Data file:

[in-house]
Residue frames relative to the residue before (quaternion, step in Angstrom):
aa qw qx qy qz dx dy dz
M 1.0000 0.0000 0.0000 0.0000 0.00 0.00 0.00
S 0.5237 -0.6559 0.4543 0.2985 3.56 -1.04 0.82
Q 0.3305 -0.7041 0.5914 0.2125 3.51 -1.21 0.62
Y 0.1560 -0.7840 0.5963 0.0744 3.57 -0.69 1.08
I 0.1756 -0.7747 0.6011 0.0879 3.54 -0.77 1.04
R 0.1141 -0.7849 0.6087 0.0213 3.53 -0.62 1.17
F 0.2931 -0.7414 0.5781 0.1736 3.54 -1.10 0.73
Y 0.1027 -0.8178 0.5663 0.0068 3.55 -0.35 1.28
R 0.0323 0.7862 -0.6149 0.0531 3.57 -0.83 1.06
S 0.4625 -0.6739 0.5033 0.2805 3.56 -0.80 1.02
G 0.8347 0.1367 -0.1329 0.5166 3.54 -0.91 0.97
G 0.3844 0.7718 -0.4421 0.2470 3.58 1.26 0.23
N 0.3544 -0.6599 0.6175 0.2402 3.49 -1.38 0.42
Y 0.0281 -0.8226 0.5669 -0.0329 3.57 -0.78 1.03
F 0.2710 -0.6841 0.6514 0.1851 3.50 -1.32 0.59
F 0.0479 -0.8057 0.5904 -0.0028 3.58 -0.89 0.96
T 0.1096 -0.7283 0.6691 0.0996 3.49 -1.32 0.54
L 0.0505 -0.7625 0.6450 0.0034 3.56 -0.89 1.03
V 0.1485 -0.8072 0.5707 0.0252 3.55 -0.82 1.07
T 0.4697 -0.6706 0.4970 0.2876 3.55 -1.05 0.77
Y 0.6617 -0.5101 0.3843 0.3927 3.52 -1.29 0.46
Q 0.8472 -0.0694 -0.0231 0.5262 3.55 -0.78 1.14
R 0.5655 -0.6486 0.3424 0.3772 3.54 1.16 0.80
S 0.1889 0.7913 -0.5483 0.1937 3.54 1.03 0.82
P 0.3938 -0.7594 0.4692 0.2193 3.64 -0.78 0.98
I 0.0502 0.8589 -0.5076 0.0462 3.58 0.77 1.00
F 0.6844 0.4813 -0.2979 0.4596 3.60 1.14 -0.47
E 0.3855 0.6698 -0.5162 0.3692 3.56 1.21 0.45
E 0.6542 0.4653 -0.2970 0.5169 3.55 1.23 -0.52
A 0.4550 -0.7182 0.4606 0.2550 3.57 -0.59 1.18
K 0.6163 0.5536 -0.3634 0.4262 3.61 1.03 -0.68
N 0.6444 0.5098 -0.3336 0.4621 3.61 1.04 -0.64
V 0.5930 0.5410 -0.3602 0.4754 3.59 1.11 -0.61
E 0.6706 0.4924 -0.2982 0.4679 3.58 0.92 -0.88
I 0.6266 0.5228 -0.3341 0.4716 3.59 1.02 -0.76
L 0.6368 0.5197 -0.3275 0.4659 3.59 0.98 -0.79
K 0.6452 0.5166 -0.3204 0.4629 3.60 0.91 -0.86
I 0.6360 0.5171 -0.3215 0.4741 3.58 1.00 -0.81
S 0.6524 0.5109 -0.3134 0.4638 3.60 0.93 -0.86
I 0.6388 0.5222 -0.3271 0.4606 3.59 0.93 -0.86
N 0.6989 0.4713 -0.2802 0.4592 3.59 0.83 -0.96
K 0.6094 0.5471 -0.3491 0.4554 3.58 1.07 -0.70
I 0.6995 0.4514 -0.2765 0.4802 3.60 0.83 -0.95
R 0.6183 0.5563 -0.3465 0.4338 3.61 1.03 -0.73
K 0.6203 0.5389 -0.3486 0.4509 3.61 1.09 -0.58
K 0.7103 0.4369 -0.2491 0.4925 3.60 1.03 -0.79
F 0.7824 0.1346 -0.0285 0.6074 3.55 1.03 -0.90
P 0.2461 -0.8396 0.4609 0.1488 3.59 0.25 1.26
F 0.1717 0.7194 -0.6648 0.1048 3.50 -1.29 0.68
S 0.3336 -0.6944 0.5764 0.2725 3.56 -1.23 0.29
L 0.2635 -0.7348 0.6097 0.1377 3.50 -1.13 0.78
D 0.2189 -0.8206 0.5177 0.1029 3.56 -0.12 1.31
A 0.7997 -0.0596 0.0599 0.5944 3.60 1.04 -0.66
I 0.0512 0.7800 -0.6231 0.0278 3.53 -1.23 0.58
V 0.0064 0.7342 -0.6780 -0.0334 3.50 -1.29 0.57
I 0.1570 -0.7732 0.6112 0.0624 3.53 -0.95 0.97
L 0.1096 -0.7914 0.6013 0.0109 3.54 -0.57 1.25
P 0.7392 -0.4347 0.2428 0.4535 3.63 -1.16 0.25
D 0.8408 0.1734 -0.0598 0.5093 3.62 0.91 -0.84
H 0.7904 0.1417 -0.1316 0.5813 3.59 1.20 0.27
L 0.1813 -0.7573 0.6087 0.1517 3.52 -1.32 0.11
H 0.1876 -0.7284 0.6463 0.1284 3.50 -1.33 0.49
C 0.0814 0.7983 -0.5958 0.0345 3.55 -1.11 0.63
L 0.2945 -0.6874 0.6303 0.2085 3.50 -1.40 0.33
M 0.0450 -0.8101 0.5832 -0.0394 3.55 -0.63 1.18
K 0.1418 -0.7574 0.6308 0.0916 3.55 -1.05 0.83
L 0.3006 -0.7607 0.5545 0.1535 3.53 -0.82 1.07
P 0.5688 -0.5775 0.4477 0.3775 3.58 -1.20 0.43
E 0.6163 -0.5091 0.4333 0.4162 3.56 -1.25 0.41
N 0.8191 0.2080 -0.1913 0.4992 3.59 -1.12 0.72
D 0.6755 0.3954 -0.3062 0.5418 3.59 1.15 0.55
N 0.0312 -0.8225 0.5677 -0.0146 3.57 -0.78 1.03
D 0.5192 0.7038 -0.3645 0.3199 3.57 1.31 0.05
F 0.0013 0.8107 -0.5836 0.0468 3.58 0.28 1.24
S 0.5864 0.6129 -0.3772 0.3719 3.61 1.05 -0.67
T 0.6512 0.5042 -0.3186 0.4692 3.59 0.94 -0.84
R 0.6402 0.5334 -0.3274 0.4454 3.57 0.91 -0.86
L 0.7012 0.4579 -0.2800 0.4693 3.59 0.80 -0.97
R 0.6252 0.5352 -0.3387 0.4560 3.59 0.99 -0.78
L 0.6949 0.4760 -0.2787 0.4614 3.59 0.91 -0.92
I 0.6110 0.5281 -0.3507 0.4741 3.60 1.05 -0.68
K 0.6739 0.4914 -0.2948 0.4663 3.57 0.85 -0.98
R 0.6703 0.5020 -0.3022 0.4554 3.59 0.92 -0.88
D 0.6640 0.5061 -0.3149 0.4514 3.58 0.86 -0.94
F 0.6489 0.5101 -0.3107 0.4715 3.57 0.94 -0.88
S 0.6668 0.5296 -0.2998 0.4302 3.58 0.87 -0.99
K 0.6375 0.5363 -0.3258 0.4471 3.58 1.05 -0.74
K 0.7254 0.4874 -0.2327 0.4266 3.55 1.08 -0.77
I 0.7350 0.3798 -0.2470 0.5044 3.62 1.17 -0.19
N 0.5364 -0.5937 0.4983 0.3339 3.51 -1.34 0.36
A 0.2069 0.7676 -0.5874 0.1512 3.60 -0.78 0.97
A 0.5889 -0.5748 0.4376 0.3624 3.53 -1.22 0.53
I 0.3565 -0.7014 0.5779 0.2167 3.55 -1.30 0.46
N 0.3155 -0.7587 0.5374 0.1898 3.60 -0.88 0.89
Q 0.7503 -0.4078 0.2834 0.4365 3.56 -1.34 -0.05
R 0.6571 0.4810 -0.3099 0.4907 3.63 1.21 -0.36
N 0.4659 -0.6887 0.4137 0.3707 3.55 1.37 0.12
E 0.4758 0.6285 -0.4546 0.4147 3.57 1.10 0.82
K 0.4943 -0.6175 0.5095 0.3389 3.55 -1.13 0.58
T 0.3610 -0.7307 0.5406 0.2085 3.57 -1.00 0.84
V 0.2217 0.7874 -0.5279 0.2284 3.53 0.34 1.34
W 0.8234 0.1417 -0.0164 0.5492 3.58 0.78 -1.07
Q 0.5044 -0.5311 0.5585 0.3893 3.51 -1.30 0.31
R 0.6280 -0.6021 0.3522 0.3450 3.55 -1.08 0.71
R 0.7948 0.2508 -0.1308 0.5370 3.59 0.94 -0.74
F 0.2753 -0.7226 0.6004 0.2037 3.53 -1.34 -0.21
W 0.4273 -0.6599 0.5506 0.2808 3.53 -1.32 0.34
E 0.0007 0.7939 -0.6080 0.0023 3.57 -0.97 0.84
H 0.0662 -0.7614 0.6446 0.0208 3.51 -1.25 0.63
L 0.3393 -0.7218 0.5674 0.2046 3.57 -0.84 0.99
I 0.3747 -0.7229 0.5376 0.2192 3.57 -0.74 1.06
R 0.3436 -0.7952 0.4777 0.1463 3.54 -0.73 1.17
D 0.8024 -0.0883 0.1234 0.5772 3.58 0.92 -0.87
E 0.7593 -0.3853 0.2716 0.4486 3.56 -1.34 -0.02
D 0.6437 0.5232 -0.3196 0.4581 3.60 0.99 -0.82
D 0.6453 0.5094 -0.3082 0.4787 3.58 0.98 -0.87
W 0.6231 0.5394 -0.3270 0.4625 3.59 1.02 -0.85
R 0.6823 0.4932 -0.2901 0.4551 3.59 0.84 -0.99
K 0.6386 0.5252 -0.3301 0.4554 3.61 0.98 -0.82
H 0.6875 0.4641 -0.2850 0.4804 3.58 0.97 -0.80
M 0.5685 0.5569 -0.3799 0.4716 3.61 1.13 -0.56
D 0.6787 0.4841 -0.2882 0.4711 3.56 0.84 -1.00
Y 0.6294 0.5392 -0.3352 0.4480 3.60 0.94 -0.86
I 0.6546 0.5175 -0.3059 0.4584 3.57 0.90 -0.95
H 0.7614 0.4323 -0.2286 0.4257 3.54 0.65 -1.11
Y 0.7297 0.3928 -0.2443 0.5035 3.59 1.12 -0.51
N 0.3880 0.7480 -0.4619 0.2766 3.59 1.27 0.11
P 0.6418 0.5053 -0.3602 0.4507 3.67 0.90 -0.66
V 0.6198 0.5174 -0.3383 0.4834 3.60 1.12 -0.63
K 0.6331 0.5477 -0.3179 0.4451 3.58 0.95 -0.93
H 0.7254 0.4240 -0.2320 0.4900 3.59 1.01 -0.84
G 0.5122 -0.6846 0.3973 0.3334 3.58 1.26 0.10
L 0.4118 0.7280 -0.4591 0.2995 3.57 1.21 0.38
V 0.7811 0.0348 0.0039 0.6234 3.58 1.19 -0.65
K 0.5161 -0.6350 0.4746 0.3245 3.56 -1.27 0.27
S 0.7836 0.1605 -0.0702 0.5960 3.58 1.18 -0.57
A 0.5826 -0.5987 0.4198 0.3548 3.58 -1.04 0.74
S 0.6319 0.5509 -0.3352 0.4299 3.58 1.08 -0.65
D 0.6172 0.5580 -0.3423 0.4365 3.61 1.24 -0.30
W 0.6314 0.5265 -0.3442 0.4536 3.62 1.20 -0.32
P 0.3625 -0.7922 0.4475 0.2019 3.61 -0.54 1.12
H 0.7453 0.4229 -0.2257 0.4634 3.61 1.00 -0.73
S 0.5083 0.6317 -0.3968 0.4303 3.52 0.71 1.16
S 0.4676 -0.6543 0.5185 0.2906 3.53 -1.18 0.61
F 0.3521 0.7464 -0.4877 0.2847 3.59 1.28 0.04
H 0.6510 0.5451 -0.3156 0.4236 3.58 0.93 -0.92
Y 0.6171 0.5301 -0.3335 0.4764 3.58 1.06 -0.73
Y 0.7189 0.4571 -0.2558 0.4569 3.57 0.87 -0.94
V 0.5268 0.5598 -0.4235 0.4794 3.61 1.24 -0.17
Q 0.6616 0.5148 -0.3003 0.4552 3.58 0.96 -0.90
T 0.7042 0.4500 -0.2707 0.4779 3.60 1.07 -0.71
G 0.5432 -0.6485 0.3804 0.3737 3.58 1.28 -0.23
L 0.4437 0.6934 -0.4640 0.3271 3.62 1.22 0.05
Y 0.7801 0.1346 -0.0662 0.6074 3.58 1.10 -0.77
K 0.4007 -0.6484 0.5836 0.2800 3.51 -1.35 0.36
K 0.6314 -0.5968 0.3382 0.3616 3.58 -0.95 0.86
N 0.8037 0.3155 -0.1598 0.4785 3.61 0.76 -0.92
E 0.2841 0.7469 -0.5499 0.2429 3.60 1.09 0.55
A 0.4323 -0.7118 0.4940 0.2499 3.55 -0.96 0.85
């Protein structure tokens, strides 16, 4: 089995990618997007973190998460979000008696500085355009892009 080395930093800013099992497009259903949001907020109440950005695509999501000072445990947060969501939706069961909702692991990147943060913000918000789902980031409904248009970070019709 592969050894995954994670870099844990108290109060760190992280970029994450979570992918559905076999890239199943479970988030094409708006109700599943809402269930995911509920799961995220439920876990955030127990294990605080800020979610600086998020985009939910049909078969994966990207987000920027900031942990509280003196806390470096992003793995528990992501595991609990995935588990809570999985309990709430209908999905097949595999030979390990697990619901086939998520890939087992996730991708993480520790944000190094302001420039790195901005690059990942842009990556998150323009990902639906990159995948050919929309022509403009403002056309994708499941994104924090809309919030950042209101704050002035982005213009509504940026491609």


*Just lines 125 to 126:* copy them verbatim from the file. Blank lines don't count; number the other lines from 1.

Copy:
D 0.6787 0.4841 -0.2882 0.4711 3.56 0.84 -1.00
Y 0.6294 0.5392 -0.3352 0.4480 3.60 0.94 -0.86